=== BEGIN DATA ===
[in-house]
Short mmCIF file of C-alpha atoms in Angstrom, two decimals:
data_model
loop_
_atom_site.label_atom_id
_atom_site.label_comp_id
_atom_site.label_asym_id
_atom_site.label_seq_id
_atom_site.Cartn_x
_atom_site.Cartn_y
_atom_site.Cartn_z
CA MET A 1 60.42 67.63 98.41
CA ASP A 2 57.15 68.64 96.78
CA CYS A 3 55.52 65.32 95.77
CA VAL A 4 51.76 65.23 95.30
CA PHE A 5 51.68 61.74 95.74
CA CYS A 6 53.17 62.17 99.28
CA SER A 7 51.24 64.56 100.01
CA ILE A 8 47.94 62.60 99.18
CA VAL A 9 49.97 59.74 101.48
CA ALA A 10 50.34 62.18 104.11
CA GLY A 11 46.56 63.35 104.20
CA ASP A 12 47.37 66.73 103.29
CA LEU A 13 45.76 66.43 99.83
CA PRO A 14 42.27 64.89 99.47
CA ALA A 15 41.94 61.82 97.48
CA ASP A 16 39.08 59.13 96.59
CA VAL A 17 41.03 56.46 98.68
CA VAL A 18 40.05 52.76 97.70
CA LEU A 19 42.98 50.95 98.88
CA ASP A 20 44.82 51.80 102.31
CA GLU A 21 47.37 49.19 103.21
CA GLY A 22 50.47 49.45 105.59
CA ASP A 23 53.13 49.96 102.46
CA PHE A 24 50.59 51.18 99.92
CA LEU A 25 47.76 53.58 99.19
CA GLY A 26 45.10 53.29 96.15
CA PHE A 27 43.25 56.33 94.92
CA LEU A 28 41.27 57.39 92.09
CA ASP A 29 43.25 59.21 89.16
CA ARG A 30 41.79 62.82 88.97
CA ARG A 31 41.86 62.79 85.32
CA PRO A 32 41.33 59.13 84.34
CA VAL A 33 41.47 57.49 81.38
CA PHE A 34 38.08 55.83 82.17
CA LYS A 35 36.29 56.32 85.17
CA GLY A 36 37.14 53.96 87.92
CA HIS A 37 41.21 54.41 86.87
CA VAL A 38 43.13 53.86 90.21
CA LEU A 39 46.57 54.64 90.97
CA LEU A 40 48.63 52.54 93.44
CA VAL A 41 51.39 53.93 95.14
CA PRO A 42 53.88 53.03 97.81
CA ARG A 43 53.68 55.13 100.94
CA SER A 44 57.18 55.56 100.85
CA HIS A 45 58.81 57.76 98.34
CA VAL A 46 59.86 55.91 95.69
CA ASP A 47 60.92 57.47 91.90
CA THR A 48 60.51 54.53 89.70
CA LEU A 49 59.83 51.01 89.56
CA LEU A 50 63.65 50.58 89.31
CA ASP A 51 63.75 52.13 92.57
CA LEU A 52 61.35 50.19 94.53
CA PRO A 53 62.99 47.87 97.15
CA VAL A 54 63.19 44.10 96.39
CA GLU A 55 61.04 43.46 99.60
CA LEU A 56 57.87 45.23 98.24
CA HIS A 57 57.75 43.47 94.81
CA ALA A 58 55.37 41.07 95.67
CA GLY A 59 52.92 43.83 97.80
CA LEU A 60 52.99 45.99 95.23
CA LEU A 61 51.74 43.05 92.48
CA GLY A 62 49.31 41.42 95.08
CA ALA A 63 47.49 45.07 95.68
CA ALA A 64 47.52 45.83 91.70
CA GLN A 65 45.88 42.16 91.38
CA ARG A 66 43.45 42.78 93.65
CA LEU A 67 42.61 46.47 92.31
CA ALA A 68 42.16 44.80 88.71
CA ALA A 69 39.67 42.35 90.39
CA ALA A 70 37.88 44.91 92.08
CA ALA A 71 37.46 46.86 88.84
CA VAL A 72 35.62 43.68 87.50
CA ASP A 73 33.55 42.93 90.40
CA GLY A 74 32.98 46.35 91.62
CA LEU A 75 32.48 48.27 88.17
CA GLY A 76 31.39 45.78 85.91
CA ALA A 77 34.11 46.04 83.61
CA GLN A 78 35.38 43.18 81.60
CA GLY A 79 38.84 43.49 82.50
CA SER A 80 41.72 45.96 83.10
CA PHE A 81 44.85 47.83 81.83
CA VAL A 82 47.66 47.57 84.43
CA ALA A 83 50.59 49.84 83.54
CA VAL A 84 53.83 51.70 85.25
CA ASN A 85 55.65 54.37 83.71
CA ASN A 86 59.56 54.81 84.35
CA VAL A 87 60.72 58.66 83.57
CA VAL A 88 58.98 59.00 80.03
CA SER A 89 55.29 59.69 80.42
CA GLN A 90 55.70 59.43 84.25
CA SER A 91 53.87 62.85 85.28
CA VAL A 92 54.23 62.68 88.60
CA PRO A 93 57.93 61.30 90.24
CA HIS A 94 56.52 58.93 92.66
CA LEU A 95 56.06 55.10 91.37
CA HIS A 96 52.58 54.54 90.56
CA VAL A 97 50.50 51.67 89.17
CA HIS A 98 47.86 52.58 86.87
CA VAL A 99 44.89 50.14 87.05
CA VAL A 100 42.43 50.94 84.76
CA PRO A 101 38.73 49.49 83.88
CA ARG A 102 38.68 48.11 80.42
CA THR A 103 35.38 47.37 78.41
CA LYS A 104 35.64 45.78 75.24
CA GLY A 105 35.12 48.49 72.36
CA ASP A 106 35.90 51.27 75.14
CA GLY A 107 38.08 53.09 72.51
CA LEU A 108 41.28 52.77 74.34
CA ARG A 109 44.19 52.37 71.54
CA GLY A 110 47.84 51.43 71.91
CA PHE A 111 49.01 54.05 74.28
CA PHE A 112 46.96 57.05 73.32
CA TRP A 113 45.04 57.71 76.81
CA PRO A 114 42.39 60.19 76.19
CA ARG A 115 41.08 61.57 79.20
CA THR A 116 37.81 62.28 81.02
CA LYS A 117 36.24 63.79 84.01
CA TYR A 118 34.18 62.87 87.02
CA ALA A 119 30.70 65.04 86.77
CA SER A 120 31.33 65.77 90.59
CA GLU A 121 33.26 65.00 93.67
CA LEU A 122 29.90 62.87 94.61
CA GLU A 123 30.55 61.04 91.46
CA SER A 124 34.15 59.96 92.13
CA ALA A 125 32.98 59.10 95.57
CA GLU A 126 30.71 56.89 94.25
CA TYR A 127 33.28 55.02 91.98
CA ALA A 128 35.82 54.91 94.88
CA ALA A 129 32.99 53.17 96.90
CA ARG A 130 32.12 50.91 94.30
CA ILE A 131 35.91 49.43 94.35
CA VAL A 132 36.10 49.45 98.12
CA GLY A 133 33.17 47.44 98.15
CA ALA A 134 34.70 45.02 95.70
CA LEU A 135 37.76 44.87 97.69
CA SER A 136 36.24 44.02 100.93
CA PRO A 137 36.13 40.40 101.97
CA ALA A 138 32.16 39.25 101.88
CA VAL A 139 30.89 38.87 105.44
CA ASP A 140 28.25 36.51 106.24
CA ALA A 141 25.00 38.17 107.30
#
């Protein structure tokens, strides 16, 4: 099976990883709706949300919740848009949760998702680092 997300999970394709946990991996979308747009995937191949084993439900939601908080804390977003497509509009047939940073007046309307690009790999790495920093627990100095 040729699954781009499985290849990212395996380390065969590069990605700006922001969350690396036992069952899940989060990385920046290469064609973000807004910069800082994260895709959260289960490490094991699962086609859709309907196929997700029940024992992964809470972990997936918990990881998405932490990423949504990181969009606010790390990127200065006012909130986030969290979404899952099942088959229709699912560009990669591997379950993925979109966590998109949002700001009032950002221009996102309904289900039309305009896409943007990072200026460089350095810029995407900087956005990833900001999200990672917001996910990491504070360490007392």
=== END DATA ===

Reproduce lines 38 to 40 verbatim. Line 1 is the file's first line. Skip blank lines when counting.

CA PHE A 27 43.25 56.33 94.92
CA LEU A 28 41.27 57.39 92.09
CA ASP A 29 43.25 59.21 89.16